Real-Life Resolutions

According to some estimates, about 40 percent of Americans set goals for the new year … about 8 percent achieve them.

"We hear this story every year, but isn't it time someone asked how those 8 percent are doing it right?" said Janice Russell, president of Minding Your Matters Organizing, a Certified Professional Organizer in Chronic Disorganization, a Certified Organizer Coach and the author of Get Organized This Year!

"There is no 'trick' with those 8 percent. In truth, they are doing something differently to reach their goals."

1. Keep it simple.
"Be realistic in your goal," advises Russell. It's unrealistic to lose 50 pounds in one month. It's also unrealistic to organize your entire house by March 1. Instead, focus on just one part of that."

A goal might be:
Lose 10 pounds by March 1.
Organize the hall closet by Jan. 31.
Reduce smoking by half by June 1.

2. Make it tangible.

Two of the above goals are easy to measure. In other words, you know when you have achieved them. But if your goal isn't a specific number on the scale, what signal are you using to know you've arrived?

With organizing, that might be: "I will have reached my goal when I can find a specific document in my office," or "I will have reached my goal when the kitchen counters are clear and remain so at least three days per week."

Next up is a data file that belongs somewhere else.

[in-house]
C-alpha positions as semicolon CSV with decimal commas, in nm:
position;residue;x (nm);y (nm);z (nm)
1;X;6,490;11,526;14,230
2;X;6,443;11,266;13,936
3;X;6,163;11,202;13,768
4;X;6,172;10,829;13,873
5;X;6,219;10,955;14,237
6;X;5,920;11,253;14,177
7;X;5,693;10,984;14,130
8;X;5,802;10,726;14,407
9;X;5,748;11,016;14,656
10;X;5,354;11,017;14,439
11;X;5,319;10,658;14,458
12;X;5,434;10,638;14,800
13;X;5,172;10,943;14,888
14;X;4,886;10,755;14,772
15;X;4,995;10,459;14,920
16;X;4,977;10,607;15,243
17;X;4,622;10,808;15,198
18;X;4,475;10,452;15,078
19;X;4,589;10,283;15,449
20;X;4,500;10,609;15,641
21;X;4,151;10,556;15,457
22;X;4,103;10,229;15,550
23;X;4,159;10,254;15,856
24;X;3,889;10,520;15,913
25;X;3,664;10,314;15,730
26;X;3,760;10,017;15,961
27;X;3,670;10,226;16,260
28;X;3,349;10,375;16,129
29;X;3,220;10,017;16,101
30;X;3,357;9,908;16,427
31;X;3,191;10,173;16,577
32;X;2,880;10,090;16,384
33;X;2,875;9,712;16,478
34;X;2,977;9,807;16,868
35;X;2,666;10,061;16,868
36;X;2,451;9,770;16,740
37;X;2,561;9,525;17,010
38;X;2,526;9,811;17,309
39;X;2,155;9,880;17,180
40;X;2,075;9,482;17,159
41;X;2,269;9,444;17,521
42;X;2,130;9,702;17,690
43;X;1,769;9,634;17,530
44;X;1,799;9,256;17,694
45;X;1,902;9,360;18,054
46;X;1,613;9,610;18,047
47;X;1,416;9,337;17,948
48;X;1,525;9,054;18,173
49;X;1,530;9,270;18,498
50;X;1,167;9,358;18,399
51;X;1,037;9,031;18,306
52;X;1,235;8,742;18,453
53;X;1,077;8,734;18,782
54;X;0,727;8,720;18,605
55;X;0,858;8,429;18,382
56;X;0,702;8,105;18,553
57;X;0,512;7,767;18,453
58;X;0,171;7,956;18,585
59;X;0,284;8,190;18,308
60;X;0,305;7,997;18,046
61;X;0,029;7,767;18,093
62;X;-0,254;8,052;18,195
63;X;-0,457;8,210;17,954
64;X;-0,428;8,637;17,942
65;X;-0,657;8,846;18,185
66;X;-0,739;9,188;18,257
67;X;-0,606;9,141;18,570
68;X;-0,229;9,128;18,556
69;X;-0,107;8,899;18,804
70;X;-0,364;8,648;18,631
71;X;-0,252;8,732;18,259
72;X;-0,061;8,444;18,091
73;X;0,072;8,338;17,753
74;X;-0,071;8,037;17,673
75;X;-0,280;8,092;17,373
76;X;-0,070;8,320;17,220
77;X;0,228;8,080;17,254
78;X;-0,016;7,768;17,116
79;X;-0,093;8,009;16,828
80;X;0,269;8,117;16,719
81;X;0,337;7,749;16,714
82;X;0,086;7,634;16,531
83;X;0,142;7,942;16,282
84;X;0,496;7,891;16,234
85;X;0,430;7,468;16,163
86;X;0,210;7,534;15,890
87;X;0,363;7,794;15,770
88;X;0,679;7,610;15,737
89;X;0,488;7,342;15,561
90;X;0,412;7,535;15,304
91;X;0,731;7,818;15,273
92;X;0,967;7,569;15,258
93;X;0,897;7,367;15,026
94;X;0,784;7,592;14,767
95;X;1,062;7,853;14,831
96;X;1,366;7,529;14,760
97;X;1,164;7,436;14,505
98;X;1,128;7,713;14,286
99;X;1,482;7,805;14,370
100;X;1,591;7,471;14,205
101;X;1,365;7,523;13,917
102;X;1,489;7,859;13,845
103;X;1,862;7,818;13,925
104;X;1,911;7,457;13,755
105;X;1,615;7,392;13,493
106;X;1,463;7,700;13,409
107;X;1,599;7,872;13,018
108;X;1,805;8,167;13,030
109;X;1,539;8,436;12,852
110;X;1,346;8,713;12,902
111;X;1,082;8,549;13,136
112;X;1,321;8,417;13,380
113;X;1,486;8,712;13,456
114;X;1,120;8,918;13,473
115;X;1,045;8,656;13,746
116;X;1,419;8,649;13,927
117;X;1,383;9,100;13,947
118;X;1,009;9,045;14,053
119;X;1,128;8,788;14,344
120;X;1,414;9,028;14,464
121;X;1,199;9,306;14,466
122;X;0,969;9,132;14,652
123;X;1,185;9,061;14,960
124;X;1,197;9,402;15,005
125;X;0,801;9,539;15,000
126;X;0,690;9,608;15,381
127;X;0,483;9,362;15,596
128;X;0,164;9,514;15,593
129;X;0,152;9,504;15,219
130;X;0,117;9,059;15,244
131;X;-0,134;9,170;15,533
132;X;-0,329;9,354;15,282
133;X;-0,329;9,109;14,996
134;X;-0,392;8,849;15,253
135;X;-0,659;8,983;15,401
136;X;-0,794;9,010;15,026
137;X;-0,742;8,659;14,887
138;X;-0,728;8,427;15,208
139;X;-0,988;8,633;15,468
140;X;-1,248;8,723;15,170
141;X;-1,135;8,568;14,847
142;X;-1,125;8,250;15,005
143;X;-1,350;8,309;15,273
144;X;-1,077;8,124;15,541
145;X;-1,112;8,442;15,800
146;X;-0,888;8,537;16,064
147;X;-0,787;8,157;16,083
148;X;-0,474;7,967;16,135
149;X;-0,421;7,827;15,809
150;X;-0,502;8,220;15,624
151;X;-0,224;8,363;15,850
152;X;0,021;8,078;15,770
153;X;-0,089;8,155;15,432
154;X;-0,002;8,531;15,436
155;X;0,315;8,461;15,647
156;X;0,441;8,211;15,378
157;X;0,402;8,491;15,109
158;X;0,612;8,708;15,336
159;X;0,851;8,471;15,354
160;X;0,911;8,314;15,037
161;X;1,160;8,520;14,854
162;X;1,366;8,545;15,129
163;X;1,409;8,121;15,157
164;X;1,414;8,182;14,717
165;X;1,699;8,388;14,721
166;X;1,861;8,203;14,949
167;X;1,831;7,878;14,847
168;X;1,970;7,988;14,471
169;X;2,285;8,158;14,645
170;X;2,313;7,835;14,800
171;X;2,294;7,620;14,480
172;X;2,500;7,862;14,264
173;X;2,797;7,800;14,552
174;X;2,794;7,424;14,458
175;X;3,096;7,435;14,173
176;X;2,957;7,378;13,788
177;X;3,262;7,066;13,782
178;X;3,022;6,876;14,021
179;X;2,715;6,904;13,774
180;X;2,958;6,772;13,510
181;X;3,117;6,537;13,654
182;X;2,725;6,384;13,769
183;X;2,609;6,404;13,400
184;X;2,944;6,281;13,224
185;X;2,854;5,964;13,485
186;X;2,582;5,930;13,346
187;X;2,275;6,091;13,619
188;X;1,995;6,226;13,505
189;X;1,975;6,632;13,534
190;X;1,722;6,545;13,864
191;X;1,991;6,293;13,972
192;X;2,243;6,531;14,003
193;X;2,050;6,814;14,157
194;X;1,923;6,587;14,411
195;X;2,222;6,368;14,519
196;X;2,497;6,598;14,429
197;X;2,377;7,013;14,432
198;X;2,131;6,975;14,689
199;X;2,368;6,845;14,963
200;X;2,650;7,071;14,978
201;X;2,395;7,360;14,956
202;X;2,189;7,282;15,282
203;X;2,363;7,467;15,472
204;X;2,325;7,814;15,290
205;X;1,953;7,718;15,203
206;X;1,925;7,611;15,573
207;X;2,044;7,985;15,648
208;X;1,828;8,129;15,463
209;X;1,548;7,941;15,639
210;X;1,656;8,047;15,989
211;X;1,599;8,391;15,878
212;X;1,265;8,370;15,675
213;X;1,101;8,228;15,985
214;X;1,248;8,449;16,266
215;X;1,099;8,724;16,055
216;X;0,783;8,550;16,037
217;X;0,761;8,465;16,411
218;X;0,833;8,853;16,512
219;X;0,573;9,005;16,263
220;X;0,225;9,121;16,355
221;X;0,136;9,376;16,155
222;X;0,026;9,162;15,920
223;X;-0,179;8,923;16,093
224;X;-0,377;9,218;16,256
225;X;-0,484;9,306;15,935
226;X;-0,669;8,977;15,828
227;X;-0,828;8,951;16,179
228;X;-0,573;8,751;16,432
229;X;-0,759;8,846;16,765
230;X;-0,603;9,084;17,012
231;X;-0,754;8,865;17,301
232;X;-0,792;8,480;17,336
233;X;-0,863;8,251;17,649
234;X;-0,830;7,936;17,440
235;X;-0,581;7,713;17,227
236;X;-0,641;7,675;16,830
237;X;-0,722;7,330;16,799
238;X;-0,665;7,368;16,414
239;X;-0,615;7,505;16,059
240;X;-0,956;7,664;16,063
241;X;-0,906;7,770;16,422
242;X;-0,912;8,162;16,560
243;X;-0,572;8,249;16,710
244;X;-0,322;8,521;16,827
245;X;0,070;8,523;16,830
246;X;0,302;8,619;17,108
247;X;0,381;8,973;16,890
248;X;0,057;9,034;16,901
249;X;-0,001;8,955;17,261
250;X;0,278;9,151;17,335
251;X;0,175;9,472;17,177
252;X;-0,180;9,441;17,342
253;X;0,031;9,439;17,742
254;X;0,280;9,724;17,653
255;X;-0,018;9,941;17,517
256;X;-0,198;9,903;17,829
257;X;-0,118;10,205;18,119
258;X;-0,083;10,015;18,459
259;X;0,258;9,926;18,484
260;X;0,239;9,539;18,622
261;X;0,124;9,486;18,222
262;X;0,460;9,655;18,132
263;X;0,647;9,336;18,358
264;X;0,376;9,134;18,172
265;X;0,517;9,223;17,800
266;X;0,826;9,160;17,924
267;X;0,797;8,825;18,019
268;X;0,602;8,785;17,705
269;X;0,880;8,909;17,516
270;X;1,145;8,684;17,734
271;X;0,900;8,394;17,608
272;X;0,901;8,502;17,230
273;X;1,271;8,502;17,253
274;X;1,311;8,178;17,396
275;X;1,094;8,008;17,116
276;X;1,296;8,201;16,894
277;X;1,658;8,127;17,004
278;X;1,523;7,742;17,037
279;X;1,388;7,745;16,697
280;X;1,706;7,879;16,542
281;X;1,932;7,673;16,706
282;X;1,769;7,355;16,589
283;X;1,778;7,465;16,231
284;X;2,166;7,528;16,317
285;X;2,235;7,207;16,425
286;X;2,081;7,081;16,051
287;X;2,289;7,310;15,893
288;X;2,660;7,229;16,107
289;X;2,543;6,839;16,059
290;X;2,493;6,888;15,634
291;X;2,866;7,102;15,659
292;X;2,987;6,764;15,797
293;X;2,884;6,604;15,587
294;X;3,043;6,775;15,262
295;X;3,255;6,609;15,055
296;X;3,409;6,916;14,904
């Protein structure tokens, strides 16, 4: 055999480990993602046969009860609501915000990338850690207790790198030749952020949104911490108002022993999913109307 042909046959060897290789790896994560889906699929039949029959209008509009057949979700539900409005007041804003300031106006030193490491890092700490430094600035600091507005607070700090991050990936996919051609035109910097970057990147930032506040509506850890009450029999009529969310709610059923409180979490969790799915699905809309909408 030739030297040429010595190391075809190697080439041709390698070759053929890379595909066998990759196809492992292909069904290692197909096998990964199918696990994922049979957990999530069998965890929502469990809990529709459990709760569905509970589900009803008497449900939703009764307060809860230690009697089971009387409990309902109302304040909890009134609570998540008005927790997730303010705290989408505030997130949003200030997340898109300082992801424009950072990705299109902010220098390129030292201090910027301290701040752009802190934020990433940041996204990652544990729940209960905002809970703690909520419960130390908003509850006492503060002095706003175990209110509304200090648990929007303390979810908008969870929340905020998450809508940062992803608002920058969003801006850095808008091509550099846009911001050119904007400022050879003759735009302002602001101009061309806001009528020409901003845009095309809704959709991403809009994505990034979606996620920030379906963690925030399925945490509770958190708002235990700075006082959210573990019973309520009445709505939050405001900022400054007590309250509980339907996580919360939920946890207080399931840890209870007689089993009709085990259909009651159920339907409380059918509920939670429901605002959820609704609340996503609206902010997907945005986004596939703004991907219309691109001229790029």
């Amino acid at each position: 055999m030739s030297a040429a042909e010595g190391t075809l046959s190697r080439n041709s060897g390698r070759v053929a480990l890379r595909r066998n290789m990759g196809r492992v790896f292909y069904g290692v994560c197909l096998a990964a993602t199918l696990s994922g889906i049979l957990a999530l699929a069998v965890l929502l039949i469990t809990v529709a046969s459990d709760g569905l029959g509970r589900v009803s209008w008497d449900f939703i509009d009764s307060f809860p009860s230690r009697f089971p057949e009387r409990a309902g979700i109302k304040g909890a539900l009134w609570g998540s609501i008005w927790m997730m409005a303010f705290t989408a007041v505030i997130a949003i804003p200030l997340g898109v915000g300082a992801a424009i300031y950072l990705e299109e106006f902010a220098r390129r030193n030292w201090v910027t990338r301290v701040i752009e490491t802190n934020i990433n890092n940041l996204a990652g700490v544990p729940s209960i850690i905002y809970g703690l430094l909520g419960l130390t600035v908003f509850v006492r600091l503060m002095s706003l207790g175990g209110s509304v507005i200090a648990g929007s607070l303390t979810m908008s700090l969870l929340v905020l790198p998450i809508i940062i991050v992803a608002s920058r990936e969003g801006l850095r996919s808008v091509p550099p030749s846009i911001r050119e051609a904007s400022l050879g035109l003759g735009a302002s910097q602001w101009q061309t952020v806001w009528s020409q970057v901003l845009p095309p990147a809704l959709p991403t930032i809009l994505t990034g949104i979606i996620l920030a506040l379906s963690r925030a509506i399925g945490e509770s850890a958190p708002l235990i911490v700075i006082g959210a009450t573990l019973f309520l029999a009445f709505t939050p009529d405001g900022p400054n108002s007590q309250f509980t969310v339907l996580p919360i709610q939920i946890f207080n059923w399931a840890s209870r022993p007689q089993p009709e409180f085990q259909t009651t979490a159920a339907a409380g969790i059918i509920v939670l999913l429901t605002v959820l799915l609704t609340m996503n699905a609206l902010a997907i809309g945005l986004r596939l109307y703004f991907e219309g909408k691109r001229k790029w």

It might also be: "I will have reached my goal when all the items in the hall closet belong there and have labeled containers."

3. Write it down, along with your reason.

"Knowing why you are doing something will help you keep going," Russell said. "Try hanging that statement somewhere you will see it each day."

4. Figure out how you will achieve your goal.

If you want to lose 10 pounds by March 1, that's a little more than one pound per week. So your goal has sub-goals: Work out at the gym three days per week. Or take a 30-minute walk each day during my lunch break.

To organize the hall closet in a month, you might spend an hour sorting and deleting items from the shelves. You could take time another day to sort and delete items on the floor.

5. Track your progress.

"Whether you are using an app or just crossing days off the calendar, it's a great motivator to see how many days you did the right thing. You might mess up one day, but then see that gap in your progress and realize you want to keep going," Russell said.

6. Don't give up.

"Many people start working on goals in the new year, but that doesn't mean it's the only time to try," Russell said. "If you have given up by the end of March, start fresh in the second quarter. There is a quote from C. Malesherbes: 'We would accomplish many more things if we did not think of them as impossible.' Know you can, even if you fail a few times, and you will eventually succeed."

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